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The Humanities in the Age of Fantasy

Ducharme feature

In the words of J. R.R. Tolkien’s Gimli, “faithless is he that says farewell when the road darkens.” There is much to learn from the Lord of the Rings other than the names of elves, wizards, and magic. The work provides philosophical and spiritual guidance.

paige-hichschild_-chair-of-theology-paige-hochschild.jpgAssociate Professor of Theology Paige Hochschild, Ph.D., will illuminate Tolkien’s wisdom in the fall 2019 Ducharme Lecture, titled “Sin and ‘The Gift of Mortality’ in Tolkien’s Lord of the Rings.” The lecture, set for Wednesday, September 25, at 4:00 p.m. in Knott Auditorium, will focus on the themes of spirituality pervasive in Tolkien's work.

In examining the power struggle of good and evil within oneself, Hochschild hopes to give students a glimpse into Tolkien’s objective to produce good literature that renews one’s vision of the world and stimulates the imagination to see anew the dignity of humanity and the goodness of creation. In addition, she will highlight the value of the liberal arts examined through various texts that are used within the Mount’s core curriculum such as Aldous Huxley’s Brave New World.  The audience should leave the lecture reflecting about who they are and where they want to be.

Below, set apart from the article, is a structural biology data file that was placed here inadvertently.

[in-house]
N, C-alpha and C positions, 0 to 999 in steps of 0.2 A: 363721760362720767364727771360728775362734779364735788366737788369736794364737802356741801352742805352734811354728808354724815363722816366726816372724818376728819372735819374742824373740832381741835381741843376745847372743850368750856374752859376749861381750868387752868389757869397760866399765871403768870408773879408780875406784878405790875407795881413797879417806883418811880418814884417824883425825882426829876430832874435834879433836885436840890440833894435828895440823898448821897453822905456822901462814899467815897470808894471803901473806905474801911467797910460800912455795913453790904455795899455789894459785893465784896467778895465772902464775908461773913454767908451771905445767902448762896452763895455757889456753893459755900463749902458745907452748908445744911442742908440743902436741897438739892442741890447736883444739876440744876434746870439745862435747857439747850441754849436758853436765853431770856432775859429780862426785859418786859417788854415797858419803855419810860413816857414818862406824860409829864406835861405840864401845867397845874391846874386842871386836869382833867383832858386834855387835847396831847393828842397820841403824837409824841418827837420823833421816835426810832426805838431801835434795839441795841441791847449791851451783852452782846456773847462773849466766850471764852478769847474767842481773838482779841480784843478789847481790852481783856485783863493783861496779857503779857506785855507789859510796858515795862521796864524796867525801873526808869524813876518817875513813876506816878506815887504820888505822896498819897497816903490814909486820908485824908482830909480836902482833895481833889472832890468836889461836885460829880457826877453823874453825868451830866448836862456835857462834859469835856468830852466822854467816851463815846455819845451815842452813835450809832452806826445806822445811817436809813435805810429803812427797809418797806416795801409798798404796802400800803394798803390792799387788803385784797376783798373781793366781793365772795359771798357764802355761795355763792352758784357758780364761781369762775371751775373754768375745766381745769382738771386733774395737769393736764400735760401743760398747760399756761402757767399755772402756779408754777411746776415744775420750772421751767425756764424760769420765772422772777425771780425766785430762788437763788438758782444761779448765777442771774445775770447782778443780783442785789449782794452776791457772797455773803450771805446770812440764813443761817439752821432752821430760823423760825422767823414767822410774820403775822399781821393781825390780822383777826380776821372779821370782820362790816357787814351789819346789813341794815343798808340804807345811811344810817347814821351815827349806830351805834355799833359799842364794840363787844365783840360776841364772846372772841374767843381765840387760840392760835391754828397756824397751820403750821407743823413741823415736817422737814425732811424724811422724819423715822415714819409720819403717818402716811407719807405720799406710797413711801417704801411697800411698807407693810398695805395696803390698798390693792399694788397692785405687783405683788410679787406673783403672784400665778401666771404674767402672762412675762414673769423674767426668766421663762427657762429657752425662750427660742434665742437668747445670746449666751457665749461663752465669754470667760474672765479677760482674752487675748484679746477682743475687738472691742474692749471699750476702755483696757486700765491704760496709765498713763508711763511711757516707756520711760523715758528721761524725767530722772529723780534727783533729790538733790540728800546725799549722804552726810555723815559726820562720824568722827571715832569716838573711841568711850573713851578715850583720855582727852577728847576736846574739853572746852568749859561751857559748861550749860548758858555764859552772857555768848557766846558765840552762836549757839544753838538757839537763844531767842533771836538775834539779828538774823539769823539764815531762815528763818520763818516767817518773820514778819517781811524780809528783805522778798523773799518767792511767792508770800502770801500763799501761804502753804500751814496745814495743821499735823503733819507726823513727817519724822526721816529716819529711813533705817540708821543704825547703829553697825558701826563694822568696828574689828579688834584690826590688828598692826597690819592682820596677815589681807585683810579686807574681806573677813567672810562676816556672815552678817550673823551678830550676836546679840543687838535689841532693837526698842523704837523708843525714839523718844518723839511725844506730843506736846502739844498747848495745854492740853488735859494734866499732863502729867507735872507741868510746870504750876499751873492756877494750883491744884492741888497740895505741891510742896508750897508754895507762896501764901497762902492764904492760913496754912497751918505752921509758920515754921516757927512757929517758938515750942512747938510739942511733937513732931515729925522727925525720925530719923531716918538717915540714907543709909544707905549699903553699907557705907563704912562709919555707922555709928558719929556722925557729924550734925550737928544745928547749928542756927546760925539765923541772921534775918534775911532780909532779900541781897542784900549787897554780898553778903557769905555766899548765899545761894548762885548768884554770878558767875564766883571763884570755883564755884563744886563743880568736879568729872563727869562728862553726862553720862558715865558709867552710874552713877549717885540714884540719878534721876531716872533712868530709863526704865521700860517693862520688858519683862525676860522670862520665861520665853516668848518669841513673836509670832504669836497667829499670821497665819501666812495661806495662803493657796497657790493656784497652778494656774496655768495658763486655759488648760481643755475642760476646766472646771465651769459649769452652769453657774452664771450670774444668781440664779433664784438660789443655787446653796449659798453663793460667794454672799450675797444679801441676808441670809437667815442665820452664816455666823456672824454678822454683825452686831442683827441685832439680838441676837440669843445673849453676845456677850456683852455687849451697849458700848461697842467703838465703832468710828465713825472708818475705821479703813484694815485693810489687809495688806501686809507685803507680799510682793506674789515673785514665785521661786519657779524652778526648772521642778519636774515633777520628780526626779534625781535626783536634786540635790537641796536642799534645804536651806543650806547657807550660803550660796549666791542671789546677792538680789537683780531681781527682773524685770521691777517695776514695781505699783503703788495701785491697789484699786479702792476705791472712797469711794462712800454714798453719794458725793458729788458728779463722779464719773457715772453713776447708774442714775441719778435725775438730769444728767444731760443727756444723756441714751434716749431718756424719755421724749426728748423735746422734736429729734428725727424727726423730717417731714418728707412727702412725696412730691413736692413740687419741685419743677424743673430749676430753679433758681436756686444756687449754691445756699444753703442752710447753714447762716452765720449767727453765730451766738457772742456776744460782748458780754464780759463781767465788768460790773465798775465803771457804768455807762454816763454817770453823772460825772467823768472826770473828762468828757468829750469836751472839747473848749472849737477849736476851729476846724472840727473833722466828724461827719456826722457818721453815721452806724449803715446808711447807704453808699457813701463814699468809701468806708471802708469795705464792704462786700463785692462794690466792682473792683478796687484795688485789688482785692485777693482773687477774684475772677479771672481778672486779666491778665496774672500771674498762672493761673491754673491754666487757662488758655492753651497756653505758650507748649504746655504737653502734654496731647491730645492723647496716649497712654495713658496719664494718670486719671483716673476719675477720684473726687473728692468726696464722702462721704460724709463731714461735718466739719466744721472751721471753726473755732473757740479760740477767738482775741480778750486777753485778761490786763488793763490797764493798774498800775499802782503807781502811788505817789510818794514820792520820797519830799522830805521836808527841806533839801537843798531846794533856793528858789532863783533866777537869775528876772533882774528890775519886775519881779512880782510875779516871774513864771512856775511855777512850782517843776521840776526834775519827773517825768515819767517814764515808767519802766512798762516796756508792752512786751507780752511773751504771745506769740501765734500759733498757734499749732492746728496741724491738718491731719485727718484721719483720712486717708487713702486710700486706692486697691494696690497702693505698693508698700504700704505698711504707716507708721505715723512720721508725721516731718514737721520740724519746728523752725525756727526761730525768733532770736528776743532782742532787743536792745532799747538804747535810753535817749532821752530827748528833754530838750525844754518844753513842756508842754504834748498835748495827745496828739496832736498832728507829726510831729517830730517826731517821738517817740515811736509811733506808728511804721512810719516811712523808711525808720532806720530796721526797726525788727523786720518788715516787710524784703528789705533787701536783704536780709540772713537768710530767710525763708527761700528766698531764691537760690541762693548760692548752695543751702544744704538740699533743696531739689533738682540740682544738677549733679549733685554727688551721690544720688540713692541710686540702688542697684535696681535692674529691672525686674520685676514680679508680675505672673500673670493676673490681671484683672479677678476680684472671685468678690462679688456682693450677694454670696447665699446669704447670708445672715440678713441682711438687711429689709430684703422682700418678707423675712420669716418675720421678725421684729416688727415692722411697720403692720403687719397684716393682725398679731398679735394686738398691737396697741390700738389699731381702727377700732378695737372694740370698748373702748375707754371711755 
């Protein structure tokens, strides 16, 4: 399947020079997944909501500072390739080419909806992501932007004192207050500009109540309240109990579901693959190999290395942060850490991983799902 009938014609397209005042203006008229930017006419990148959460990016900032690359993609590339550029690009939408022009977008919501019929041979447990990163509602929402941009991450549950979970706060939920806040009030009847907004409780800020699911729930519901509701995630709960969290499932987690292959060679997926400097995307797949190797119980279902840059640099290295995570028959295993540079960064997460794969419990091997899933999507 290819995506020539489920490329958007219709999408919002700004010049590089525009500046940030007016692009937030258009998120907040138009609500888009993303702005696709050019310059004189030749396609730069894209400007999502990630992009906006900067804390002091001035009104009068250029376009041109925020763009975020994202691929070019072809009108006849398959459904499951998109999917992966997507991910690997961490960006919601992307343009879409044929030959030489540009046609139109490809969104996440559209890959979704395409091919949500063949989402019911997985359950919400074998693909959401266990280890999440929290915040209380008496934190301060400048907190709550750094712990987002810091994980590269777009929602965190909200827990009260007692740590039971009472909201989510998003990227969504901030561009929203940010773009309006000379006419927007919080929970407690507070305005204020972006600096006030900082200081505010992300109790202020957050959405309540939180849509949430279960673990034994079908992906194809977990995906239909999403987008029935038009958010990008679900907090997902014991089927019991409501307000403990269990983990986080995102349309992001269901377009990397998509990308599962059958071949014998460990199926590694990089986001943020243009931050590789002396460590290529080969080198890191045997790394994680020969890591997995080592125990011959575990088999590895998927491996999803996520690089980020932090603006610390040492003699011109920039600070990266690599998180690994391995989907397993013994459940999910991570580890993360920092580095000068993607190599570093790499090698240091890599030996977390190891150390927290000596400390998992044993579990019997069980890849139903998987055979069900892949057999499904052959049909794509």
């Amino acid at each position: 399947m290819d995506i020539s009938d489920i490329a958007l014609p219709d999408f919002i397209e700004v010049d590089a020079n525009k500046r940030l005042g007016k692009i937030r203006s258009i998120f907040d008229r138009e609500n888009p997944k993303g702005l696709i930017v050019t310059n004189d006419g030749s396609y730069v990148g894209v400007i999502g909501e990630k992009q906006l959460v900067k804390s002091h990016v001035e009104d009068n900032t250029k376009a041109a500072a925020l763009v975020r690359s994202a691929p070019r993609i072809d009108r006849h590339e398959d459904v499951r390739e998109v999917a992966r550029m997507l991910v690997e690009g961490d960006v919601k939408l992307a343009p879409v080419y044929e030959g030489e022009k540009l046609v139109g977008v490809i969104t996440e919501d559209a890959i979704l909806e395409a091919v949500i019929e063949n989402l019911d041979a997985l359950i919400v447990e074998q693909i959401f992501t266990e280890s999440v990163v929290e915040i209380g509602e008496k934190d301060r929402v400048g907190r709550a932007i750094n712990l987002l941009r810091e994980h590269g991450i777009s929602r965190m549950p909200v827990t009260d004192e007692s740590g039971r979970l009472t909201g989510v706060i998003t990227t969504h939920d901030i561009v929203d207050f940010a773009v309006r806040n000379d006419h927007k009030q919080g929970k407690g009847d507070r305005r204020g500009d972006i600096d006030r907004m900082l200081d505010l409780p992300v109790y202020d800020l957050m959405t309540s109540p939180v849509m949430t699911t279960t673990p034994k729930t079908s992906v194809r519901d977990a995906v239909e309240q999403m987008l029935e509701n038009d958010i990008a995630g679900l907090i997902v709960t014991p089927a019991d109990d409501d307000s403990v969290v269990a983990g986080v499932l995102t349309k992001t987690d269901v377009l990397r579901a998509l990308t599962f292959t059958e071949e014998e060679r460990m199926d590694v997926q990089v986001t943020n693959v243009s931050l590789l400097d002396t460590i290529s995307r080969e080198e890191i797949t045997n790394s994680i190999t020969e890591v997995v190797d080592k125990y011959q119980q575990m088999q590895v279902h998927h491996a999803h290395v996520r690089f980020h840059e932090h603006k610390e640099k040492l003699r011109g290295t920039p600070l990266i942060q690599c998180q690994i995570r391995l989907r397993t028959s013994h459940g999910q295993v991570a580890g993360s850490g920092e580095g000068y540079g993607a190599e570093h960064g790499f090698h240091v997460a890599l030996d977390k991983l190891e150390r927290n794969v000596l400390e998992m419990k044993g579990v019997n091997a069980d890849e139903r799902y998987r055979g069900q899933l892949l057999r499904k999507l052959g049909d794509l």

Hochschild, who serves as theology department chair, obtained her Ph.D. from Durham University, U.K., in 2007 with highest distinction. She specializes in ancient and medieval intellectual history, St. Augustine, Latin patristics, and historical and systematic theology. Recently, she published a book titled Memory in the Theological Anthropology of Augustine, which examines the faculty of memory. The book ties into her current work, which addresses St. Augustine’s concept of history.

The Ducharme Lecture is an ongoing series that invites scholars to foster the integration of learning and helps students make connections between different fields of knowledge in the Mount’s core curriculum. The lectures are named in honor of Dr. Robert Ducharme, who, as an English professor at the Mount for 39 years, made contributions towards the Mount’s mission. This series is made possible by Raphael Della Ratta, C’92, who was an English major and a philosophy minor at the Mount.